The proposed model was validated using simulated and in vivo acquired rat data. Three tissue concentration curves (TCCs) were simulated using an in-house developed software 2 by forward convolution of a model-based rat AIF 3 with the tissue response function of the extended Tofts model 4 (Ktrans = 15 ml/min/100ml, vp = 0.05, ve = 0.3, 0.6, or 0.1, Fig. 2 A). Data were adapted for three temporal resolutions (2 s, 5 s, and 7 s) and four noise levels (SNR = 100, 50, 25, 10). BATs were estimated by the proposed method for 500 noise realizations for each configuration. For in vivo validation, DCE-MRI data of five male Copenhagen rats bearing anaplastic Dunning R3327-AT1-tumors transplanted onto both thighs were acquired. Animals were imaged when tumors reached a size of 10×10 mm. DCE-MRI (TURBO-FLASH sequence, temporal resolution: 0.75 s, 380 s total acquisition time) was acquired per animal for single slices through the largest diameter of the tumor and through the heart to acquire the AIF. Image signals were converted to concentrations using absolute signal enhancement.


Fig. 2 B displays representative fits of the proposed model to the simulated TCC type 3 and the corresponding estimated BATs of all configurations. The proposed method could accurately estimate the BAT of the simulated TCCs even at low SNR and low temporal resolution (Fig. 3). Accuracy was only compromised for TCC type 1 at low SNR. The BAT of the AIF was accurately estimated for all configurations. BAT estimation by the state-of-the-art gave unsatisfactory results for most configurations (Fig. 3). Qualitative analysis of in vivo acquired data reveals that BATs were estimated at reasonable time points (exemplary fitting results and BAT estimations for animal 4 are displayed in Fig. 4 A-F) and within small margins per animal (Fig. 4 G).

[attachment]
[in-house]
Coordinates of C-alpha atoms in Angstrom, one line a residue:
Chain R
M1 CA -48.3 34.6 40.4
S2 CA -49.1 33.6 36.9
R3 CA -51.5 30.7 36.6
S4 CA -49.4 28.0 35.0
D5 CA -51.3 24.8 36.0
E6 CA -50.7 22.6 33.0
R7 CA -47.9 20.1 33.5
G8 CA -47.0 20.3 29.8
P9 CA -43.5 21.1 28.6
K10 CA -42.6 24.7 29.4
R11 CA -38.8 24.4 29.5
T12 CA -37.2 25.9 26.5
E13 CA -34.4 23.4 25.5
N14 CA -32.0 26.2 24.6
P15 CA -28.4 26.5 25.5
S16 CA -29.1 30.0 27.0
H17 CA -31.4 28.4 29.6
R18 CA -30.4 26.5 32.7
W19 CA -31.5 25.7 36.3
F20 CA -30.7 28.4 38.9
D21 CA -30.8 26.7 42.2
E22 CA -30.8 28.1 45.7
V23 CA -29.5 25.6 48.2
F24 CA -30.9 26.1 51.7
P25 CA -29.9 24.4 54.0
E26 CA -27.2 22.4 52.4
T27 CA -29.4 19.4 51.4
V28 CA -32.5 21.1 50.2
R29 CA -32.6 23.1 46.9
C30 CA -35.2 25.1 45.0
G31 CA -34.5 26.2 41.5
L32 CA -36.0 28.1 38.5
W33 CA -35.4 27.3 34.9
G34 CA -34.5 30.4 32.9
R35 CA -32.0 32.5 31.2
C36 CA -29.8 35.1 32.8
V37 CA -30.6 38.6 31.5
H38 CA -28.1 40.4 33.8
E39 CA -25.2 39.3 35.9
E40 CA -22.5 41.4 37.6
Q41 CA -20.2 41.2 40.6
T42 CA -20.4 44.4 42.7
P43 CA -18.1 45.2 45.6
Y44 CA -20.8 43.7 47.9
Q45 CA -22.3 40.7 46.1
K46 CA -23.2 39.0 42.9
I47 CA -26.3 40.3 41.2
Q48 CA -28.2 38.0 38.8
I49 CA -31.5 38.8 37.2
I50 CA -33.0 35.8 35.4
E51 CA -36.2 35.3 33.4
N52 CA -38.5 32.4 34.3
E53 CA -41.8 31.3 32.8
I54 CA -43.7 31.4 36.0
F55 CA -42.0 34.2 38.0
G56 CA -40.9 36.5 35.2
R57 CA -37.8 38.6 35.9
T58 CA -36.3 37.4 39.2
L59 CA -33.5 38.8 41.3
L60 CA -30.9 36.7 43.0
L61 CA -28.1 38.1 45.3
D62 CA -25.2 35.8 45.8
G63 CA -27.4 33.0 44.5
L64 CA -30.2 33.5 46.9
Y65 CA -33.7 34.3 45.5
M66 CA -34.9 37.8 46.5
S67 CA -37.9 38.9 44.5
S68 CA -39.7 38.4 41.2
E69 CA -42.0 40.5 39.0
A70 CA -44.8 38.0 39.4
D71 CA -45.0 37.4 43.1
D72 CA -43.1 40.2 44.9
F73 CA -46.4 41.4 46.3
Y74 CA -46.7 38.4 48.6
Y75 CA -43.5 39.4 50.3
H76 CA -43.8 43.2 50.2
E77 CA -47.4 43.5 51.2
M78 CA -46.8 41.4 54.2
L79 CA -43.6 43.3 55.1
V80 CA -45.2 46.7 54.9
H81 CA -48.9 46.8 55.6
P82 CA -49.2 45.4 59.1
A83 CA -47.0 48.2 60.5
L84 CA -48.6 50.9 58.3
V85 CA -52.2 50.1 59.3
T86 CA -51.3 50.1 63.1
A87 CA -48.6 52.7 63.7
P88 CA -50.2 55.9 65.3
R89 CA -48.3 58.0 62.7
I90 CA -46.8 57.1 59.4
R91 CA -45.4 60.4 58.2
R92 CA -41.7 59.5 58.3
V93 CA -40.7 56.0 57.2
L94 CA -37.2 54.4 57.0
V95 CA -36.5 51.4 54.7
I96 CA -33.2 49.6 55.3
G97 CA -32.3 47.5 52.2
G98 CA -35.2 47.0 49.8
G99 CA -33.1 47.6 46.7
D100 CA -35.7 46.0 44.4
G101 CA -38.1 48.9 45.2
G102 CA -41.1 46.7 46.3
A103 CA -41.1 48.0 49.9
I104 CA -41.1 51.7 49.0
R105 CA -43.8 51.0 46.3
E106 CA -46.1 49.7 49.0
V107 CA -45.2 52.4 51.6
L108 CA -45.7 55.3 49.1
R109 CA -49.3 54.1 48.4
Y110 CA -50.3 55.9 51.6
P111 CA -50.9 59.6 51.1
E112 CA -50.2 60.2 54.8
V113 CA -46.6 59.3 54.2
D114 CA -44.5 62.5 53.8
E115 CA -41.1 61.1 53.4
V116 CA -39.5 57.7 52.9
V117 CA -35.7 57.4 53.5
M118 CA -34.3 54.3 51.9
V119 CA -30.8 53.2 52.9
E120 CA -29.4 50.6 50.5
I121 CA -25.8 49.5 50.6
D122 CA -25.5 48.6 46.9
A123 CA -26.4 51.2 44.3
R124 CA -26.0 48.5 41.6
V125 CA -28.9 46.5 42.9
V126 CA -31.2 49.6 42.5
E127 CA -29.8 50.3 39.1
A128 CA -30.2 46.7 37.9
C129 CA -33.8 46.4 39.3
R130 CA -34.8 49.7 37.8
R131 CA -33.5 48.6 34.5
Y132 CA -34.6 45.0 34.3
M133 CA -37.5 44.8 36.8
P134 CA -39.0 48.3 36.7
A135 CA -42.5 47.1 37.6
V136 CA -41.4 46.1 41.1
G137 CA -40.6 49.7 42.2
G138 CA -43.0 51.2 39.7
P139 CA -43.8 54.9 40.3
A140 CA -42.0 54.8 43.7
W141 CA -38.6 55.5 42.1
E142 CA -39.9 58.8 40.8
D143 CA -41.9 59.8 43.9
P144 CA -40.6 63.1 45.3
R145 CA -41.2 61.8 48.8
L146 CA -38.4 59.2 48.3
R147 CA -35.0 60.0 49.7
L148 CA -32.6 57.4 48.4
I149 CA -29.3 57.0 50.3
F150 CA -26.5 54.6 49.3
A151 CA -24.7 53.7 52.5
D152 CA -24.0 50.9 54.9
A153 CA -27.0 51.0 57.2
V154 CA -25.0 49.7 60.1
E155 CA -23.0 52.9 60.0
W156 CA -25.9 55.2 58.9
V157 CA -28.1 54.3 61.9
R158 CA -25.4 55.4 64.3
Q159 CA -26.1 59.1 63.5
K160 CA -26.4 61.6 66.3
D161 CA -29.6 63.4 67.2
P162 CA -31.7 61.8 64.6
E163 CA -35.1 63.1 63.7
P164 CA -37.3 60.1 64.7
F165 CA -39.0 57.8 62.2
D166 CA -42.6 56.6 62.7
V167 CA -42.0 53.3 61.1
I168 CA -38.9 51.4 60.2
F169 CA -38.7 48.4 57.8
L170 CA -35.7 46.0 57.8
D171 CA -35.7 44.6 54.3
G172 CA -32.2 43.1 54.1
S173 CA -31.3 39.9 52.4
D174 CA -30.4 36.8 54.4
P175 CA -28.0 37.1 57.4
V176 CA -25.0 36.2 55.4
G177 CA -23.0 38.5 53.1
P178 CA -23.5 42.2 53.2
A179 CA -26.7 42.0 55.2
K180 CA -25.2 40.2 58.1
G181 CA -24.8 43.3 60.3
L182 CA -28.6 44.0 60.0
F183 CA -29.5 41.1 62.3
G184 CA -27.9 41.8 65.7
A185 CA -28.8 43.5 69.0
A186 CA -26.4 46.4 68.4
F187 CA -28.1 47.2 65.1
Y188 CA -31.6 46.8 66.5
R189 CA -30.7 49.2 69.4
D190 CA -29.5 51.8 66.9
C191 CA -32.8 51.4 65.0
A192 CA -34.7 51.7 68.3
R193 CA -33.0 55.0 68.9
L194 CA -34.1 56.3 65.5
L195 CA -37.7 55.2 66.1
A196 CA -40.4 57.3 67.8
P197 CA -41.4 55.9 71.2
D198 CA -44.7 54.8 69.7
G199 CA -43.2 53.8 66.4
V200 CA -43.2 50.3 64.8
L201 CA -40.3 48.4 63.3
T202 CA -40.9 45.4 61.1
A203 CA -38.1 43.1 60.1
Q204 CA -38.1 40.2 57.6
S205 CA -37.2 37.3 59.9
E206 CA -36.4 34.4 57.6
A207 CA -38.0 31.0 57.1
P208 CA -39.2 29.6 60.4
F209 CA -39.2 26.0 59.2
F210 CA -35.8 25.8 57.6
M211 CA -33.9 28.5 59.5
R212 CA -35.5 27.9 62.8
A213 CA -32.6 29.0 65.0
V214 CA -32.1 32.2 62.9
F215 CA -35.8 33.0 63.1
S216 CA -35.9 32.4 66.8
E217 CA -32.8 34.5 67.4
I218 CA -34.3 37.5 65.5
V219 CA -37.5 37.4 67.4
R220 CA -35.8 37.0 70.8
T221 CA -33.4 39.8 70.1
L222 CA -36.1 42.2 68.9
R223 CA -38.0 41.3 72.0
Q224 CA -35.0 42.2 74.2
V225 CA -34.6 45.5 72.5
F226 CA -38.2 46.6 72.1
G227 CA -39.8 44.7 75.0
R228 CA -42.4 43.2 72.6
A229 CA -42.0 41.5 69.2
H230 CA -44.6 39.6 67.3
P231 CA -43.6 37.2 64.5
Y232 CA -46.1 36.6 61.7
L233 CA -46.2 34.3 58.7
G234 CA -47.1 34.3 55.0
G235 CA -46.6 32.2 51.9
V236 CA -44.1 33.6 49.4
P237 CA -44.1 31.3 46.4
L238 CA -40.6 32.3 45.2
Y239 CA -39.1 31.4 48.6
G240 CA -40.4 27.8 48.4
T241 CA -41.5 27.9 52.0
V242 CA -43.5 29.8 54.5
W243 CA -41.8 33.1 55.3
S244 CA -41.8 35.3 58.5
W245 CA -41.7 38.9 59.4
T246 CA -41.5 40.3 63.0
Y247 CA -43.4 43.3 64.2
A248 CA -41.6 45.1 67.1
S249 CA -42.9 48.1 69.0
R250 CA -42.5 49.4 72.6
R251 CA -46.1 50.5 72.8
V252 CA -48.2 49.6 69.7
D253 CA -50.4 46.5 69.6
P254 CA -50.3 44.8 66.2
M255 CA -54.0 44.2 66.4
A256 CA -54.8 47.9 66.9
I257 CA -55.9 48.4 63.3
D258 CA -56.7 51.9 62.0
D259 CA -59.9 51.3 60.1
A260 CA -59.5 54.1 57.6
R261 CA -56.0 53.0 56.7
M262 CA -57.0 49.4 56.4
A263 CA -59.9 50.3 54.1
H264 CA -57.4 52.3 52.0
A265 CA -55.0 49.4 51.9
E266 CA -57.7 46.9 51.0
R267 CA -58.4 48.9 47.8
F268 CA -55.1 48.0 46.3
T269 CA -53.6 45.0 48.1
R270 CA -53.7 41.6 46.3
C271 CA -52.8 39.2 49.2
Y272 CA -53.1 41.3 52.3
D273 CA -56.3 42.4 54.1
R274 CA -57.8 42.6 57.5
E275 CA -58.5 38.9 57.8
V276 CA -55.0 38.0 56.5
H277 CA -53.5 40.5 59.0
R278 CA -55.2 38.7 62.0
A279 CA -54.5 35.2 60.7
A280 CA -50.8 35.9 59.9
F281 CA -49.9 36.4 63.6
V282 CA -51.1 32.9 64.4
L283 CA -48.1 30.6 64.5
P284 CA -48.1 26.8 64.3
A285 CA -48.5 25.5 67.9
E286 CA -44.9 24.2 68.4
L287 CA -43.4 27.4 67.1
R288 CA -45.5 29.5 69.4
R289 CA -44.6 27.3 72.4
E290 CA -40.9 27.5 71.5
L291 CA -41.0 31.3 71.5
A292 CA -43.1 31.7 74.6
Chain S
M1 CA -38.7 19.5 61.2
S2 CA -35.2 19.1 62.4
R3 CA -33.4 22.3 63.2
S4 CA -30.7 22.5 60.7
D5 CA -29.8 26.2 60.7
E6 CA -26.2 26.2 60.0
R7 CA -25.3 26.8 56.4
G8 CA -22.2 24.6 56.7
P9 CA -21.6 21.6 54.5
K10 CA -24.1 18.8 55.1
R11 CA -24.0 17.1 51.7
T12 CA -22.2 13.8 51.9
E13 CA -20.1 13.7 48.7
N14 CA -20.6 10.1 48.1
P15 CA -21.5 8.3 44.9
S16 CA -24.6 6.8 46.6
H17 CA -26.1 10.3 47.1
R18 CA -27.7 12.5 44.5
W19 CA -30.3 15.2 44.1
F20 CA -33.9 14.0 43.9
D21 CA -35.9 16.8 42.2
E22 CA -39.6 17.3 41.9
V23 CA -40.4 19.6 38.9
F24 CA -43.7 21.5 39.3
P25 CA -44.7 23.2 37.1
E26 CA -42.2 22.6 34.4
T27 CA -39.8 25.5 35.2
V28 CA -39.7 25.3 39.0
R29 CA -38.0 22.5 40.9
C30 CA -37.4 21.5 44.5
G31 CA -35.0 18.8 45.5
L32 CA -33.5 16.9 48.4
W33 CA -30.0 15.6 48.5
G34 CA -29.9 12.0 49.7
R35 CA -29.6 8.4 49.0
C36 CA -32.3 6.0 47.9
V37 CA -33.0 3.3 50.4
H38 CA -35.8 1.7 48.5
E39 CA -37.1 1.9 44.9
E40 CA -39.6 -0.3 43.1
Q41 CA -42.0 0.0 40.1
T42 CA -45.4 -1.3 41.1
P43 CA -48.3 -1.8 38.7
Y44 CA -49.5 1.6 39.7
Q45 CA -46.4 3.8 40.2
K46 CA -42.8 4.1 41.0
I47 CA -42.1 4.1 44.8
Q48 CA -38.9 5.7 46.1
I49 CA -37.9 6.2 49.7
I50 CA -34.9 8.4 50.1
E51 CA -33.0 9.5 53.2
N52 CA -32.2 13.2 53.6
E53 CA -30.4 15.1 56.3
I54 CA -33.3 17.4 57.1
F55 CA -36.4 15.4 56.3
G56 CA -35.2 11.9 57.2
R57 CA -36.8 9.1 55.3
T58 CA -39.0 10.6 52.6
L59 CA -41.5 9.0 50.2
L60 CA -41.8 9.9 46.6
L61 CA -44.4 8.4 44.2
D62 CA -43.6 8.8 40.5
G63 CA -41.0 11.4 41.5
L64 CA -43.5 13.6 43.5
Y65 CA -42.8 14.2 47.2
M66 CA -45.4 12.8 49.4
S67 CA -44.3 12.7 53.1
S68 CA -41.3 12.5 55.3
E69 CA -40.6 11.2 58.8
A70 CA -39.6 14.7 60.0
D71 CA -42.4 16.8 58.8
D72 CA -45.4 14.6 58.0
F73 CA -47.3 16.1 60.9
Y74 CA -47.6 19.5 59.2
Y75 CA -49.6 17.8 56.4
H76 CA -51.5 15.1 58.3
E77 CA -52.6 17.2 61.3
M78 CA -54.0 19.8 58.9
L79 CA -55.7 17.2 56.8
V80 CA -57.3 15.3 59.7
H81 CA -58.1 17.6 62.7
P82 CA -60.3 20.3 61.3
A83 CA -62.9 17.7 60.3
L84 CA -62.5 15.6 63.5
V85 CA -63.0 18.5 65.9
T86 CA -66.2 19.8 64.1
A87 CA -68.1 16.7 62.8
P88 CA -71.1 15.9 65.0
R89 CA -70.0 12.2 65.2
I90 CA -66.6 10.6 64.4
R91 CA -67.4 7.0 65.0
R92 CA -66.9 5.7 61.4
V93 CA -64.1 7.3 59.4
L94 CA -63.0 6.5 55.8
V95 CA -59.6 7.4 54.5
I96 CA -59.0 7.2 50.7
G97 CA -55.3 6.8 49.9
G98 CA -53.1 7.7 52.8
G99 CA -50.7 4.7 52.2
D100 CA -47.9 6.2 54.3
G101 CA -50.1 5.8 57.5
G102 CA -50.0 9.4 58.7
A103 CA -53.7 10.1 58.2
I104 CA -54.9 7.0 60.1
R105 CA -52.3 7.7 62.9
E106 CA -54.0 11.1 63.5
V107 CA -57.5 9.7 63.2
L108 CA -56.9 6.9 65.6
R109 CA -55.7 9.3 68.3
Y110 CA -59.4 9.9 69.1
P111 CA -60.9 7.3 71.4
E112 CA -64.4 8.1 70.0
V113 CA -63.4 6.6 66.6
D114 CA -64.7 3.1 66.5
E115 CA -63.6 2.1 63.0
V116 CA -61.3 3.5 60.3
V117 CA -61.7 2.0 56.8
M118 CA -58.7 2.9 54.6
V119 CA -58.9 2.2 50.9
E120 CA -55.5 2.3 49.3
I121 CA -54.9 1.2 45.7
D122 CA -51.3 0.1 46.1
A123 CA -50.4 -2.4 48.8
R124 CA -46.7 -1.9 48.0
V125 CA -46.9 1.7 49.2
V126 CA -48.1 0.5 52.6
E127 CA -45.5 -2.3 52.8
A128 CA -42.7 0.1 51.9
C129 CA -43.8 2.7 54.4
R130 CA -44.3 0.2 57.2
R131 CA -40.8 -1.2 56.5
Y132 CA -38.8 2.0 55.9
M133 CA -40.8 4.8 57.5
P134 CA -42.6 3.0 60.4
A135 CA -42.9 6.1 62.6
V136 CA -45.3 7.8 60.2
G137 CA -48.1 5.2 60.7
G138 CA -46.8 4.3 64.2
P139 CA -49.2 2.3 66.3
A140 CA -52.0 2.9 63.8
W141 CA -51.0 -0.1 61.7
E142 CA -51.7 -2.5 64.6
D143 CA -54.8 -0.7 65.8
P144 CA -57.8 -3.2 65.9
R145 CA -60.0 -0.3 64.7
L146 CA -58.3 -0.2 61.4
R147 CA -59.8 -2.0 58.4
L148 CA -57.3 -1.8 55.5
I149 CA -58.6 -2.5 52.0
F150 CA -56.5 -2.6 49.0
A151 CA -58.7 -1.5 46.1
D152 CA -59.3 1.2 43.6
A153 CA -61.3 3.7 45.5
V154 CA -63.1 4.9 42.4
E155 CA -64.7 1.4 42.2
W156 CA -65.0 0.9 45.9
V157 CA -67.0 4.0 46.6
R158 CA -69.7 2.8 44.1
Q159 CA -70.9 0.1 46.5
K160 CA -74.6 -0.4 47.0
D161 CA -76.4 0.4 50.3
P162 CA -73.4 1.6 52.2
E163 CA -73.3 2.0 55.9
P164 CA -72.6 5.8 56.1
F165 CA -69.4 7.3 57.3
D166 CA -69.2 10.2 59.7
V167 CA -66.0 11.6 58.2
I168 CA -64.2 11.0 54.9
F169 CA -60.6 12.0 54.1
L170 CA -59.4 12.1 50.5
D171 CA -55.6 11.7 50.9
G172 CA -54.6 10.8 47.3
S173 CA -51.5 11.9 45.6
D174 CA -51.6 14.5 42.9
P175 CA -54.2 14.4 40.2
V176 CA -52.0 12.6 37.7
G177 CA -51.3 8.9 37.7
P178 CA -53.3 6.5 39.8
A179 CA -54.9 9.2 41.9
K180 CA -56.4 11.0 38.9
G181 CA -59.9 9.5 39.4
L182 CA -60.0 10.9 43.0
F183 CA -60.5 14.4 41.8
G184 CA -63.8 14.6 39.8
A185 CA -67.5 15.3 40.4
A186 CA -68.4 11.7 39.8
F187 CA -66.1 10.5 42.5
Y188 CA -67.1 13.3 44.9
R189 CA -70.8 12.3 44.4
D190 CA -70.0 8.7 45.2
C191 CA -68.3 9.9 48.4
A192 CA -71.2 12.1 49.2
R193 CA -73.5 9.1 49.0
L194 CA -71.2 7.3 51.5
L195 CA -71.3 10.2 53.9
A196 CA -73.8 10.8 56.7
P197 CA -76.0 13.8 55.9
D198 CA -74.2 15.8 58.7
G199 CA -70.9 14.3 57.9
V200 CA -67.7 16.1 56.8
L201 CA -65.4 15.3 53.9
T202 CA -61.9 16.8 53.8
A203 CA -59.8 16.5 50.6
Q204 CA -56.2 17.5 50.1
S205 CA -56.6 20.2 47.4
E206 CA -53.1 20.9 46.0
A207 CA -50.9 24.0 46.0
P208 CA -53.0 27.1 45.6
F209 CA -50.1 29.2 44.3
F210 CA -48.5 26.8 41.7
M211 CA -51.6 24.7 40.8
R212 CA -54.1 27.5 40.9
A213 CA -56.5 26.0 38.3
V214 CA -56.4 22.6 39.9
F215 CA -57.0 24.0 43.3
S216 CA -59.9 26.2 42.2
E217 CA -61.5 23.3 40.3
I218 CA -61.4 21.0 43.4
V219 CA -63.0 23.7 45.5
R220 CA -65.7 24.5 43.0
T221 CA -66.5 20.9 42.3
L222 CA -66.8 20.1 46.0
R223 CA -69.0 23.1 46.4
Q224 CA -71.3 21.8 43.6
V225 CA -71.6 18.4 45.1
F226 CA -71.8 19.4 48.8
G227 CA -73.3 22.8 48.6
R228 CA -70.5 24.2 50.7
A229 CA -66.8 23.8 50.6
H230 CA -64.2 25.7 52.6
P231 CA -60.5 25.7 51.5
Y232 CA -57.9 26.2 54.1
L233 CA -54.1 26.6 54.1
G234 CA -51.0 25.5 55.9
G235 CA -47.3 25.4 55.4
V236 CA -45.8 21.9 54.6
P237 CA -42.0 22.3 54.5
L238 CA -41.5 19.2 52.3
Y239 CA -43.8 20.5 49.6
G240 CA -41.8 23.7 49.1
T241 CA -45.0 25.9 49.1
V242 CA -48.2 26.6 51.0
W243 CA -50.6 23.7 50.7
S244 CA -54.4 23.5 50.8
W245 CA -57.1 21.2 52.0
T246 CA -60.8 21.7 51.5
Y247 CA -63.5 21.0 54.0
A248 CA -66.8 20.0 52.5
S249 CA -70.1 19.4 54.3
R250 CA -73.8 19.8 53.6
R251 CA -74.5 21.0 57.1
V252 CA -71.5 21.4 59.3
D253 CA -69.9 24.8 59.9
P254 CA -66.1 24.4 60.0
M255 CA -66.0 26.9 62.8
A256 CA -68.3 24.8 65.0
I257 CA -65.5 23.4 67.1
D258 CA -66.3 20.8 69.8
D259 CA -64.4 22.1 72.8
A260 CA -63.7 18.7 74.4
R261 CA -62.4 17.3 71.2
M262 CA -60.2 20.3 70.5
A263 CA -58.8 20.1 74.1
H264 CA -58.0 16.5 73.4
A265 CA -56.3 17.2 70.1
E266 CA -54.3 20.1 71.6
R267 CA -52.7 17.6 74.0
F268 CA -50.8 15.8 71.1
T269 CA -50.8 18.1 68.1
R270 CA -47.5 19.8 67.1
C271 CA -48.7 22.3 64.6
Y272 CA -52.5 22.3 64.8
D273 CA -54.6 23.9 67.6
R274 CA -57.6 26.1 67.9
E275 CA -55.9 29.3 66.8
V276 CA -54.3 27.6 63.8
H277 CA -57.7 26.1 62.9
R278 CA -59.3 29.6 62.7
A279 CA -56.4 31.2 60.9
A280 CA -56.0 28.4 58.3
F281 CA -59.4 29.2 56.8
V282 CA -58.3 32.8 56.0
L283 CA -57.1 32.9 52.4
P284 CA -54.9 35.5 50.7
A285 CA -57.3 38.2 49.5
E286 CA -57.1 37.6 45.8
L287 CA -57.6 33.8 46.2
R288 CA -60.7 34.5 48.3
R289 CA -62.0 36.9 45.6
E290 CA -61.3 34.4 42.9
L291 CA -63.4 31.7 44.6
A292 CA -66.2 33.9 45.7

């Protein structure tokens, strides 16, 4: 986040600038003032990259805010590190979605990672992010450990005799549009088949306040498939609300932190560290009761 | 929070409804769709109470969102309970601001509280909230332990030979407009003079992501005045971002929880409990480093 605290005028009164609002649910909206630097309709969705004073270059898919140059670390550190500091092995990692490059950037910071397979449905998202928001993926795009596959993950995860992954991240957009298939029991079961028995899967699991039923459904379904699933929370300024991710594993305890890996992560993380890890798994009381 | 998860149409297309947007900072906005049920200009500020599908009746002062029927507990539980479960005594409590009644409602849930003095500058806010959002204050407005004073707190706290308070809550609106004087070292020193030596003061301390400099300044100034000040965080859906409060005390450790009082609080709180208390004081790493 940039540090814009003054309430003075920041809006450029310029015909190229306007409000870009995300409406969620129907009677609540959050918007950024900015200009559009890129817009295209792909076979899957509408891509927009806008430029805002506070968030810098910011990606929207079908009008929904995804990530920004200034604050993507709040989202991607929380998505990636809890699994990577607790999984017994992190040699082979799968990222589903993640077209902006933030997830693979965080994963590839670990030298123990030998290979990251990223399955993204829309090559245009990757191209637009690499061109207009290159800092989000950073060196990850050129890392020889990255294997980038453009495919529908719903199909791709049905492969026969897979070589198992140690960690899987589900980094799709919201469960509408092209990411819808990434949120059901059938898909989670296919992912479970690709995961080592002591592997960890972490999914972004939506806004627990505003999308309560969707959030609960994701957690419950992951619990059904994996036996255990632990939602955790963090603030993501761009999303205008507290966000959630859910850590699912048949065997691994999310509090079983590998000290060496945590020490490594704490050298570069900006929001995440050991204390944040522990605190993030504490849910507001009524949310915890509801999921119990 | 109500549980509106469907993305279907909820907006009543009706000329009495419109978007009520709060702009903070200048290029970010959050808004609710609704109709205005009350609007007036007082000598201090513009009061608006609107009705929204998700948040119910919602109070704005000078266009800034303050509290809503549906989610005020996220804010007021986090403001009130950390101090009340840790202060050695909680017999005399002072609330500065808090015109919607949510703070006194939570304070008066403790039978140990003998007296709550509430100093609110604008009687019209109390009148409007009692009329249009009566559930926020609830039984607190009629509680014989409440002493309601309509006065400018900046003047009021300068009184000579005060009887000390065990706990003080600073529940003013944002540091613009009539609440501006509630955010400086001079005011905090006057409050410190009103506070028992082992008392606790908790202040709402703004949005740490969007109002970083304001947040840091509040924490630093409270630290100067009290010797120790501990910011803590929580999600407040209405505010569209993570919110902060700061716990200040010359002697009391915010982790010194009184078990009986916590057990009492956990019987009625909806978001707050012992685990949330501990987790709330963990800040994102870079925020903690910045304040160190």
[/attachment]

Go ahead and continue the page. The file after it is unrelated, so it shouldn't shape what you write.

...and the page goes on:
Discussion and conclusion

A new method for BAT estimation on a continuous time scale of DCE-MRI is proposed for dynamic data lacking a fast up-slope, as often found in small animal data. A simulation study with known ground truth showed that the accuracy of BAT estimation was superior to other methods even at low SNR and low temporal resolution. Results of in vivo acquired data were found to be at reasonable time points.


This work was supported by the German Research Foundation (DFG STO1126/2-1, GL893/1-1, KA2679/3-1, and KFO 214).


1. Cheong LH, Koh TS, Hou Z. An automatic approach for estimating bolus arrival time in dynamic contrast MRI using piecewise continuous regression models. Physics in medicine and biology. 2003;48(5):N83-N88.

2. Nolden M, Zelzer S, Seitel A, et al. The Medical Imaging Interaction Toolkit: challenges and advances. Int J CARS. 2013;8(4):607-620.

3. McGrath DM, Bradley DP, Tessier JL, et al. Comparison of model-based arterial input functions for dynamic contrast-enhanced MRI in tumor bearing rats. Magn Reson Med. 2009;61(5):1173-84.

4. Sourbron SP, Buckley DL. Classic models for dynamic contrast-enhanced MRI. NMR Biomed. 2013;26(8):1004-1027.


Fig. 1 Graphical illustration of the proposed approximation model for BAT estimation. The noisy DCE-MRI signal (black crosses) is approximated by a continuous piecewise defined function u* (green line). u* is a constant function before tBAT and a smoothing spline able to adapt to the shape of the DCE-MRI signal afterwards.

Fig. 2 (A) Simulated rat tissue concentration curves (TCCs). (B) Exemplary results for fits by the proposed method (orange lines) and the resulting estimated BATs (green circles) of the simulated TCC type 3 (blue crosses) for all SNRs and temporal resolutions.

Fig. 3 Illustration of the accuracy of BAT estimation by the proposed method and Cheong et al.’s method for all simulated TCCs and the AIF for four noise levels and three temporal resolutions. The ground truth is displayed by the green dashed line. The straight lines of the boxes represent the median, the boxes indicated the 25/ 75% percentiles, and the whiskers represent the 10/90 % percentiles.

Fig. 4 Results of BAT estimation on in vivo data: TCCs of animal 4 with the respective BATs estimated by the proposed method and close ups for (A-B) the right tumor, (C-D) the left tumor, and (E-F) the AIF. (G) Summary of the estimated BATs per animal for in vivo acquired data. Results are displayed as median [5%, 95% percentiles].

Proc. Intl. Soc. Mag. Reson. Med. 27 (2019)